International project aims to improve endometriosis treatment
Endometriosis affects an estimated 200 million women around the world. Now, the EU is supporting a major international research project that aims to improve the treatment and quality of life of those affected by the disease. Jayanth Raghothama, Assistant Professor in Healthcare Logistics at KTH is part of the project.
“The project is basically trying to find endometriosis using machine learning approaches. Endometriosis it is usually undetected or diagnosed very late, leading to a lot of complications, healthcare expenses and lose of quality of life,” says Jayanth Raghothama.
6 million in funding
The four-year FEMaLE project (Finding Endometriosis Using Machine Learning) has been awarded a 6 million euros grant from the Horizon 2020 pool. FEMaLE is led by Aarhus University along with 15 collaborating universities across Europe.
“The idea behind the project is to combine different sources of data, essentially patient-generated data, registry data and what we call multiomics data, to basically develop individualized and personalized interventions. Based upon that, the project also aims to develop an augmented reality tool, to assist in surgery for endometriosis. Basically a visualization tool that identifies Areas of concern, lesions, scarred tissue for the surgeon,” says Jayanth Raghothama.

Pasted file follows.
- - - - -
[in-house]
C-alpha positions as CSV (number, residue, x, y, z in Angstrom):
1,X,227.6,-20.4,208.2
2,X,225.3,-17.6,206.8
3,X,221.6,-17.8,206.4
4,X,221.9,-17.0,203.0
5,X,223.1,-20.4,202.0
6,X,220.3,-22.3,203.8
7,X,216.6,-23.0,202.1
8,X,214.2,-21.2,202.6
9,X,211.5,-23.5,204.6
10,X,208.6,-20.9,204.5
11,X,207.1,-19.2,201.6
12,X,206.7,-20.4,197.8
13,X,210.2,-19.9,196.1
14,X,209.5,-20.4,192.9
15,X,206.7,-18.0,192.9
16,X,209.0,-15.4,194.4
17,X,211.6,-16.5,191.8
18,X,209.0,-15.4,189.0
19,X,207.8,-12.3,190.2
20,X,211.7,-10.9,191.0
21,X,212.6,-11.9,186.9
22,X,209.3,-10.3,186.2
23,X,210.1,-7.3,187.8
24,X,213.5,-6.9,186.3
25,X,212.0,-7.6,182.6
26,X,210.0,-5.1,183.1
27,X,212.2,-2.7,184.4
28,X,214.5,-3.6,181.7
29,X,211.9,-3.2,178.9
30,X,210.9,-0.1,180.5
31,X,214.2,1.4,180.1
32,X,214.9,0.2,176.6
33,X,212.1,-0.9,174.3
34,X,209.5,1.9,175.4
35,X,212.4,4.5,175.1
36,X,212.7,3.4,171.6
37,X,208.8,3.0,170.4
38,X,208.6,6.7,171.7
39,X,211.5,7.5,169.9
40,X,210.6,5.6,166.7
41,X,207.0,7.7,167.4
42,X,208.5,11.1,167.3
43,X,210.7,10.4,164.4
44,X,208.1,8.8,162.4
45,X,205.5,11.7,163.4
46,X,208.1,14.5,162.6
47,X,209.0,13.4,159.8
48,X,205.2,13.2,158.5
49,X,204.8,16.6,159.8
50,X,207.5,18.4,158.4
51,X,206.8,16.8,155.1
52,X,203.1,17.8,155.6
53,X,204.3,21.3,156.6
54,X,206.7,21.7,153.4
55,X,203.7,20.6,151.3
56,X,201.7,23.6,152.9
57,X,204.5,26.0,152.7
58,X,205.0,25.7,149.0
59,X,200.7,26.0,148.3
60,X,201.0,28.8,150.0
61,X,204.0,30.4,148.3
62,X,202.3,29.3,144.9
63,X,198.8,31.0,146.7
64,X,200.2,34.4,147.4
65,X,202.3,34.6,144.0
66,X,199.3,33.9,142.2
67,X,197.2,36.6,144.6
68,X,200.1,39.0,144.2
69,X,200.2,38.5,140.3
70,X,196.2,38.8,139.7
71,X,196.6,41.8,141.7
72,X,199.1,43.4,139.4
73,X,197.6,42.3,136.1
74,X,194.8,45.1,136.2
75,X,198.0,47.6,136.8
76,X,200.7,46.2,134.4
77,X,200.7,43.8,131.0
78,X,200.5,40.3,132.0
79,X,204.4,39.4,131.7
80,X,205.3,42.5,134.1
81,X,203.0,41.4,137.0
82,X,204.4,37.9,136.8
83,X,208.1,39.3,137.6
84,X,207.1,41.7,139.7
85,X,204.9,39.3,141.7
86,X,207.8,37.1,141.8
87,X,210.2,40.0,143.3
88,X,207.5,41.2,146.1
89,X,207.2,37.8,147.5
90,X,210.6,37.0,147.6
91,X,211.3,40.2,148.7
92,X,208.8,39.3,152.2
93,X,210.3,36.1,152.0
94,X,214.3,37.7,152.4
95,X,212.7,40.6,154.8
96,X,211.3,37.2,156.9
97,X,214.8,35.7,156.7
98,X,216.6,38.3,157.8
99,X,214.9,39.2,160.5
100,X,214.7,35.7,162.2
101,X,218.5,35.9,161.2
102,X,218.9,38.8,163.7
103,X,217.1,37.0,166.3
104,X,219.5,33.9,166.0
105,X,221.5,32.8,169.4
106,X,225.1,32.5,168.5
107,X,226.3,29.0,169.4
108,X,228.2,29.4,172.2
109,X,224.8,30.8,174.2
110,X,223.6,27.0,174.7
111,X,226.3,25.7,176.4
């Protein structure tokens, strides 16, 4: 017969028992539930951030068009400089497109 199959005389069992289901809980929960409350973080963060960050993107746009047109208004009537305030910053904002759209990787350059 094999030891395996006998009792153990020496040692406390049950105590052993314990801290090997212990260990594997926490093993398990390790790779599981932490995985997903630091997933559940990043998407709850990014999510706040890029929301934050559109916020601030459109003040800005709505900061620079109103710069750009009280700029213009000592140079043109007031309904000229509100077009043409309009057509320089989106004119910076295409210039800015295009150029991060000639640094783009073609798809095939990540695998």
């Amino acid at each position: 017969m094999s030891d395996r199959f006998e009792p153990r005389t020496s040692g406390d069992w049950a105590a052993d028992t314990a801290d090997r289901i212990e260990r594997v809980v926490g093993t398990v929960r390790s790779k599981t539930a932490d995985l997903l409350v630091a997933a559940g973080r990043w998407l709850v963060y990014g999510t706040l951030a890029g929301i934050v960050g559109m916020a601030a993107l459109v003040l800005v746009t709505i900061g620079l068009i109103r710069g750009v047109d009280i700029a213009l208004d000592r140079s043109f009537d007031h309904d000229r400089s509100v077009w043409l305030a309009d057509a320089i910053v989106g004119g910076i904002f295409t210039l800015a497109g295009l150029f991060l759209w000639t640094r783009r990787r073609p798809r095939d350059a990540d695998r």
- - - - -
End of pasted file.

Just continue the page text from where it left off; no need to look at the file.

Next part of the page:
The goal is to collect patient-reported data on symptoms that could indicate endometriosis. Then, the data is link with what is called registry information (from a broader population already diagnosed), to develop models that will flag symptoms for a possible indication for endometriosis. Hopefully, this will help in preventive measures - detecting endometriosis earlier than it is usually detected and diagnosed today.
“We are responsible for a few tasks within this project. We will contribute towards generating the patient-reported data in Sweden. Establishing baseline questionnaires so that we can identify possible patients with endometriosis. This is done through a mobile health app. Patient reported data can be very significant. If the project is capable of fulfilling its goals then it can significantly improve the quality of life for many women. I think it’s incredibly important research,” says Jayanth Raghothama.
Text: Sabina Fabrizi & Jon Lindhe